Well, we are in the middle of that new-fangled vacation known as Fall Break. I do not recall enjoying anything as awesome as Fall Break when I was slogging through school, but here my children have a FIVE DAY WEEKEND smack dab in the middle of October.
While it is a bit long, I don't mind this little vacances too much, because the weather here at this time of year is simply sublime. And because I am a fabulous mother (cough, cough), we hit the second of two pumpkin patches today in as many days:
Sylvie loves to do anything outside, and will roam as fast as her legs will carry her, which is a bit problematic when one also has four other children to track. At one point, my boys ran into a huge corn maze, and by the time I grabbed Sylvie the three of them were already deep in the throes of the maze. So I waited anxiously with Colette, occasionally seeing one of their heads pop up in the distance, and was quite relieved ten minutes later when they emerged, red-faced and exultant, from running through the "real" maze.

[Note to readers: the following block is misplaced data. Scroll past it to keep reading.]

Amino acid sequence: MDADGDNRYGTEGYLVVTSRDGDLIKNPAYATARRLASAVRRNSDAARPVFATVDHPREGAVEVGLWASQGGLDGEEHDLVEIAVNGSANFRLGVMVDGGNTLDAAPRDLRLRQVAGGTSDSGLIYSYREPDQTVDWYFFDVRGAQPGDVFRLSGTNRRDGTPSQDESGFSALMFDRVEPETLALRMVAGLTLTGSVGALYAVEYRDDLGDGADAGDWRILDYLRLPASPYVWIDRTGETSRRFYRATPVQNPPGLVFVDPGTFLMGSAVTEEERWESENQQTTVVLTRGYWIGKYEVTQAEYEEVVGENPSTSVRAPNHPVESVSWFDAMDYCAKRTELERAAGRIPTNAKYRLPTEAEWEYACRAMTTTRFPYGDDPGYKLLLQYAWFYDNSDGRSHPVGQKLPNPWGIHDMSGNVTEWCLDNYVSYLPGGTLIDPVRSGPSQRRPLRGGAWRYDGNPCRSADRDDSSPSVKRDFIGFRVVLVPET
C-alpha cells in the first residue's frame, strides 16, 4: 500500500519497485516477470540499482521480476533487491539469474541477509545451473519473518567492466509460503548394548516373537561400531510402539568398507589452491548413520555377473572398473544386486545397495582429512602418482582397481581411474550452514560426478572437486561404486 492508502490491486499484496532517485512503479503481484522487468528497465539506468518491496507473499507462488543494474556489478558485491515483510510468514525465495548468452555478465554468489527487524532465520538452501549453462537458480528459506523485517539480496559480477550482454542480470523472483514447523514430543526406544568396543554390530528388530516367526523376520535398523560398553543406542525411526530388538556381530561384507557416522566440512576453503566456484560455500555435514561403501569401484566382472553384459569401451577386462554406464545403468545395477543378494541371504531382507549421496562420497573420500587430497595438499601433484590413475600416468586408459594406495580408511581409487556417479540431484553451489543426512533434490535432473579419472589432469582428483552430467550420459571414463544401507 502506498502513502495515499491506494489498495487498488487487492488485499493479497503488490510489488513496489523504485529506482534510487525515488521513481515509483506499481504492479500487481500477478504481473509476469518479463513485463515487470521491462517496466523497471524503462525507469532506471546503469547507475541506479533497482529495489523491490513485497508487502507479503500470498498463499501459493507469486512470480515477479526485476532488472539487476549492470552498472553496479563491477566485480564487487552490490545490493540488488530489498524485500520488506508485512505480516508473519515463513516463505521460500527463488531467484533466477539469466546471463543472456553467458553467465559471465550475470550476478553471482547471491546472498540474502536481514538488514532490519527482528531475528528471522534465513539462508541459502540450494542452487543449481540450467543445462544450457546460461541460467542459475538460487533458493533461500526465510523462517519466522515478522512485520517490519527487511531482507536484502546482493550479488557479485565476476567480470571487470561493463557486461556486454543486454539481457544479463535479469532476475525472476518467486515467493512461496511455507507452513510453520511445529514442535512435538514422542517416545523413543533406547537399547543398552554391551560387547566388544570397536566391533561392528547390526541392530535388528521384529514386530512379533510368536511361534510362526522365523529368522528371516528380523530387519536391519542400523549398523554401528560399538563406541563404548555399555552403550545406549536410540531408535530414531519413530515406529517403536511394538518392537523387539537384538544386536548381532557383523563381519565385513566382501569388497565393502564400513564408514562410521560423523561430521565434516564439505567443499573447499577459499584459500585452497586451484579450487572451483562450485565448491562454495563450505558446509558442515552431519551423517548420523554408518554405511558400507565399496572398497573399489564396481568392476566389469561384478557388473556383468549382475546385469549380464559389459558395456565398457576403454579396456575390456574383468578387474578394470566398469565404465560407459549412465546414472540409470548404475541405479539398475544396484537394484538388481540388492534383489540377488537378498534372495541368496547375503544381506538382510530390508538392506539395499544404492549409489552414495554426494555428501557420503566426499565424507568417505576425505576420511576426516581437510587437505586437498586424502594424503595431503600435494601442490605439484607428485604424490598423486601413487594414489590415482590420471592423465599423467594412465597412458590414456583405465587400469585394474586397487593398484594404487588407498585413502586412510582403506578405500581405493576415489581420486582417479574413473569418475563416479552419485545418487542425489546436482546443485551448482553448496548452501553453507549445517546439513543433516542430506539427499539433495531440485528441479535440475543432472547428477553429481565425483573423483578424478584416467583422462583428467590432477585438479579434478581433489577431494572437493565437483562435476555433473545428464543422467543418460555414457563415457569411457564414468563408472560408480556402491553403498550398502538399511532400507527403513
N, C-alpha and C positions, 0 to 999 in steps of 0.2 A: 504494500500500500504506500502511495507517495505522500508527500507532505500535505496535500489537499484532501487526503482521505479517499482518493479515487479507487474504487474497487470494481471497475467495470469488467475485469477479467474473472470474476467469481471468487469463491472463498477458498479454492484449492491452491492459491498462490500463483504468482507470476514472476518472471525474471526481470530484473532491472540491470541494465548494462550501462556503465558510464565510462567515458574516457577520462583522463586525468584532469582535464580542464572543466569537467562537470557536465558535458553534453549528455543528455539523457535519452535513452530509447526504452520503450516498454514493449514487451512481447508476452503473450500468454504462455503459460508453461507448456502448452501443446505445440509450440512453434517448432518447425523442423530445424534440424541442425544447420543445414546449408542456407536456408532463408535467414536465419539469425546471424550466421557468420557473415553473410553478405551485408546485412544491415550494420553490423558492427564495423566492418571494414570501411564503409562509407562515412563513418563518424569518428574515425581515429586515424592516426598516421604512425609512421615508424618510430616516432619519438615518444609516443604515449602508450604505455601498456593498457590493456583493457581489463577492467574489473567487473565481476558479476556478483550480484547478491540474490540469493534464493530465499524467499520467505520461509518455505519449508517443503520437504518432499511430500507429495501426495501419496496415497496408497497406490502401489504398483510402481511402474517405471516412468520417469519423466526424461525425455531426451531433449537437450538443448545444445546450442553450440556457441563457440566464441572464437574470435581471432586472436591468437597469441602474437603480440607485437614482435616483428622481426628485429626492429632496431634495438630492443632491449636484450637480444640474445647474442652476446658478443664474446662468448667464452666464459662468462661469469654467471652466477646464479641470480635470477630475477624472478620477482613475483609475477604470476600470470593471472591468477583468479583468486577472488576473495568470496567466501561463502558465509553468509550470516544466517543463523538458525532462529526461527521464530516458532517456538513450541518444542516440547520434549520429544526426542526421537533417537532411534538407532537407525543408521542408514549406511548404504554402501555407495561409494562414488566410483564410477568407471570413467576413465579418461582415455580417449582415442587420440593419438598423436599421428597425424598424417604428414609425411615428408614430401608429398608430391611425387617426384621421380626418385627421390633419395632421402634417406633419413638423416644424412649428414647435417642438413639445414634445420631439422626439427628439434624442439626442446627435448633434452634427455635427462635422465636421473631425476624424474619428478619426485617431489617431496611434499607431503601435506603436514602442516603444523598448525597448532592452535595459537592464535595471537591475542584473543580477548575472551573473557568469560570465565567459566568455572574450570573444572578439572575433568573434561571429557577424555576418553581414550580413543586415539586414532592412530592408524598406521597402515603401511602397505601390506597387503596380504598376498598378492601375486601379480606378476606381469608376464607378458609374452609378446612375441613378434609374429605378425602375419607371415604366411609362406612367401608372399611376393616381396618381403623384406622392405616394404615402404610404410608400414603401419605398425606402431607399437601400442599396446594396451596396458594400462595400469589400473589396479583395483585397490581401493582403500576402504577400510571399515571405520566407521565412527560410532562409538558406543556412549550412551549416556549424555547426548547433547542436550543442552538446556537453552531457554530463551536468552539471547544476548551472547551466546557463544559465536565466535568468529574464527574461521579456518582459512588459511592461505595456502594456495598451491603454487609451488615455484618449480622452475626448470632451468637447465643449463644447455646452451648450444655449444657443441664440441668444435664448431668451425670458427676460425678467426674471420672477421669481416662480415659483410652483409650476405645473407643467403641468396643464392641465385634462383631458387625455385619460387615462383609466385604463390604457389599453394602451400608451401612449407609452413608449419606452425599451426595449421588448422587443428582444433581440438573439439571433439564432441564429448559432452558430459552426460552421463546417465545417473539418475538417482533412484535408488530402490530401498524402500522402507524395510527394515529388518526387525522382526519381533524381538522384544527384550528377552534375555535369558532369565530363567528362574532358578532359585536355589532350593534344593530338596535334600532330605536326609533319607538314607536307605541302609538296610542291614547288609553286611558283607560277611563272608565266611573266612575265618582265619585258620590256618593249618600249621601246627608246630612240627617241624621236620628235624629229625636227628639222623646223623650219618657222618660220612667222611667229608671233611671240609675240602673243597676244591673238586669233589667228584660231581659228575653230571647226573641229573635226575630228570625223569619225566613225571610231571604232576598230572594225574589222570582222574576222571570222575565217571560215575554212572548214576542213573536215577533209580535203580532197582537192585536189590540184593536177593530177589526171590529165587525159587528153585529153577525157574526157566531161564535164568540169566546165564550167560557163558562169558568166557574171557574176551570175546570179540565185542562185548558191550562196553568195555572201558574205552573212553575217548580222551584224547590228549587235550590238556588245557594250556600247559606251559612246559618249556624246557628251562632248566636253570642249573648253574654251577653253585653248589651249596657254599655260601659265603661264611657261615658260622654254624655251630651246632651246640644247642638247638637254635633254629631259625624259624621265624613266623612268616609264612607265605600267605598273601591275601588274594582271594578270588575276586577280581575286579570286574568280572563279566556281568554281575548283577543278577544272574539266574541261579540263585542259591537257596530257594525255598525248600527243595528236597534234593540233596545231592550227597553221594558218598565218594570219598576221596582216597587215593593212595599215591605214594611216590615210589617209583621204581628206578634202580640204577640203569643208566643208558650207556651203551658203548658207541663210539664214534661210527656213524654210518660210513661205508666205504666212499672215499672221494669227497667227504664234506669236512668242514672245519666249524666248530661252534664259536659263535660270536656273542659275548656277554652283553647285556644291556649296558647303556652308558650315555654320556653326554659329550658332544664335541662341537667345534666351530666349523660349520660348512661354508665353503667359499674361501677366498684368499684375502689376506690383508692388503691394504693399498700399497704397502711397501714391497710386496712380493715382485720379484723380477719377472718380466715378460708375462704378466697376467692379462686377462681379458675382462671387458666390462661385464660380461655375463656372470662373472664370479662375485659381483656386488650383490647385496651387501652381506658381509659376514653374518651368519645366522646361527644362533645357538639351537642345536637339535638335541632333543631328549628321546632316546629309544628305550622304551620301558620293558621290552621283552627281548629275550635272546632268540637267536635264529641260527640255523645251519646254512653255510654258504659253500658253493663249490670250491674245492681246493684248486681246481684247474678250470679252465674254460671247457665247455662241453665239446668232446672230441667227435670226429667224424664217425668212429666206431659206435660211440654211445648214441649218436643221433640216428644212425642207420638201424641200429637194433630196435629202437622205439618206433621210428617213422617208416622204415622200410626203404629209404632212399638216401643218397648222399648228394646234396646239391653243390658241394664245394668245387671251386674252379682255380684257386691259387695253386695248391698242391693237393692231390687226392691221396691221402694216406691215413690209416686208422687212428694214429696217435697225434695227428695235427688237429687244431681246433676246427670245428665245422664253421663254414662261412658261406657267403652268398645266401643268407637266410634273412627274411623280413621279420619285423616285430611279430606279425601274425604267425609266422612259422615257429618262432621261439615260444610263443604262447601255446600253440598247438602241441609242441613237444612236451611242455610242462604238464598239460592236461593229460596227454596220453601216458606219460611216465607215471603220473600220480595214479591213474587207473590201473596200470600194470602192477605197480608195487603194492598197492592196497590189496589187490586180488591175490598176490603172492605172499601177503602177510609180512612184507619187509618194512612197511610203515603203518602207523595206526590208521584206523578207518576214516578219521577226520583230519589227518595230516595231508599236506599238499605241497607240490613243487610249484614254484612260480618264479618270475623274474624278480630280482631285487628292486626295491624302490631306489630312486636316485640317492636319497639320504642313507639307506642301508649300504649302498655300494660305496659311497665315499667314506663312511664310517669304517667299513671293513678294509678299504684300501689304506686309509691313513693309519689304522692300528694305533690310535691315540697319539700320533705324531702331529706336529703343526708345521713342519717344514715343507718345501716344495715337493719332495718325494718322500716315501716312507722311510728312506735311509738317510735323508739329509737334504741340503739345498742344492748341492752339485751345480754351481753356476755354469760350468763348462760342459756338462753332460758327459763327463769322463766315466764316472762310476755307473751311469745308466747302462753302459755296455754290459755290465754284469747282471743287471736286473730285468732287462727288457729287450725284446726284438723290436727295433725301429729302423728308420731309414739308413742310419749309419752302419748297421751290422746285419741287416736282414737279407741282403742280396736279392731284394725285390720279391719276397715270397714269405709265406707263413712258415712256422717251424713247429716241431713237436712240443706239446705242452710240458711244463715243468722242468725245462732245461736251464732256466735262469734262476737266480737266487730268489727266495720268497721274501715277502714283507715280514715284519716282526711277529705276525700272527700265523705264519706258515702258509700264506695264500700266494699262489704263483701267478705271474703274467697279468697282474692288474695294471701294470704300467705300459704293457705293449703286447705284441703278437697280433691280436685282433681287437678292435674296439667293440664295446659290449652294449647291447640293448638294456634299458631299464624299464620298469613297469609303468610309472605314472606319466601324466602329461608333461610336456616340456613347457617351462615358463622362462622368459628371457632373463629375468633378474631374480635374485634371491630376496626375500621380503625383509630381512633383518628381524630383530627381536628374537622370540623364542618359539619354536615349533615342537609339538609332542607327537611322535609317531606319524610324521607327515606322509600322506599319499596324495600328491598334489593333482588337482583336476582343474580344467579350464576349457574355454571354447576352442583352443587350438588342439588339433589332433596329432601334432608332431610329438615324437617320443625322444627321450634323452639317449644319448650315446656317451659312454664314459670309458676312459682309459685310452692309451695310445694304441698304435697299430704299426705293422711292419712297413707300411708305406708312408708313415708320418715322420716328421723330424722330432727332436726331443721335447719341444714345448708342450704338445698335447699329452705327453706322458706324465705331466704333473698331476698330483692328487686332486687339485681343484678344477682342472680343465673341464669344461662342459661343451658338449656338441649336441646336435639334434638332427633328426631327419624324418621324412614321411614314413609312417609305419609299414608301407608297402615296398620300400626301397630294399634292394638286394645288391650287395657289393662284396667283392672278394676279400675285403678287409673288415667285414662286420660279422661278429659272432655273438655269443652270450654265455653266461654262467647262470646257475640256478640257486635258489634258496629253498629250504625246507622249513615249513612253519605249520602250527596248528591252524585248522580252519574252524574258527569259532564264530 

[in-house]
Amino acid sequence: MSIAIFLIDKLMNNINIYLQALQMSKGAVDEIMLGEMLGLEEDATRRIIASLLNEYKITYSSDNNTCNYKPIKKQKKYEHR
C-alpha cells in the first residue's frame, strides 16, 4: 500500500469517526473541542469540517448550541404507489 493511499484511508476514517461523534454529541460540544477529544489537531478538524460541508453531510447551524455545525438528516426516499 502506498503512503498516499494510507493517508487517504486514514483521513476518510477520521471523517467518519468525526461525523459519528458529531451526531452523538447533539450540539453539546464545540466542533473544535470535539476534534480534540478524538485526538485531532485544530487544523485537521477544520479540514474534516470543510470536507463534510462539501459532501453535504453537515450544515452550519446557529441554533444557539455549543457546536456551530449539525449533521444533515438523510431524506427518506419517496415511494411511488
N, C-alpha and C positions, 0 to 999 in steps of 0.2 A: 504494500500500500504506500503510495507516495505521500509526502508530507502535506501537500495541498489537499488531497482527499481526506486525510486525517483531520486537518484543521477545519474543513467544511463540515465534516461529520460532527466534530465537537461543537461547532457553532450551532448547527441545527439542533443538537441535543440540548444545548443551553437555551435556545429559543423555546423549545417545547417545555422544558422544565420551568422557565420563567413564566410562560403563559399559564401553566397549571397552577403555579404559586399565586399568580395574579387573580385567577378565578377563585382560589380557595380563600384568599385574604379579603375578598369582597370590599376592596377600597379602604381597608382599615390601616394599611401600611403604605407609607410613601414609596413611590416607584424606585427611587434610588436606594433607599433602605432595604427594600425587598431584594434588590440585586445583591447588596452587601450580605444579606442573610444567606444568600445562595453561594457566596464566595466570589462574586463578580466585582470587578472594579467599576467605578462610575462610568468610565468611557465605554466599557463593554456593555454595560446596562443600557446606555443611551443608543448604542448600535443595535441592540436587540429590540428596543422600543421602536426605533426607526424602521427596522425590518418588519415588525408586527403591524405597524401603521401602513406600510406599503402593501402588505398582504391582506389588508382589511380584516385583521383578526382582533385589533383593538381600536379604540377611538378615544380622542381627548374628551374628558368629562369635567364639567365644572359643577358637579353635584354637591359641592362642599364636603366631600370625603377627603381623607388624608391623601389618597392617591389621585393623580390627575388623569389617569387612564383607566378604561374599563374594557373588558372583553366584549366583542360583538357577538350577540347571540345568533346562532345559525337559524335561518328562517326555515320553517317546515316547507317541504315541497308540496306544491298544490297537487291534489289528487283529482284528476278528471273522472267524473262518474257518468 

Man, I can't even go to a pumpkin patch without drama.
After that, there was no way I was going to humor them and let them carve pumpkins (how am I supposed to deal with knives and a one year old simultaneously without some bloodletting?), so they contented themselves with picking out ninety pound pumpkins for us to haul home.
Among other antics.
But while we are busy frolicking in all this fall-ness, some evil retailers are already sneaking their Christmas stuff out. BLECH! Who wants to start thinking about THAT right now? So I was terribly proud of my favorite store when a friend posted this picture for me:
Yay Nordstrom! Although the Nordstrom Brothers still fire out little emails like the "Social Season Style Guide:"
Oh my. With gorgeous cocktail numbers like these, a little bit of holiday teasing is just fine.
But I swear I will puke in the aisle if I see another singing reindeer stocking before the end of October.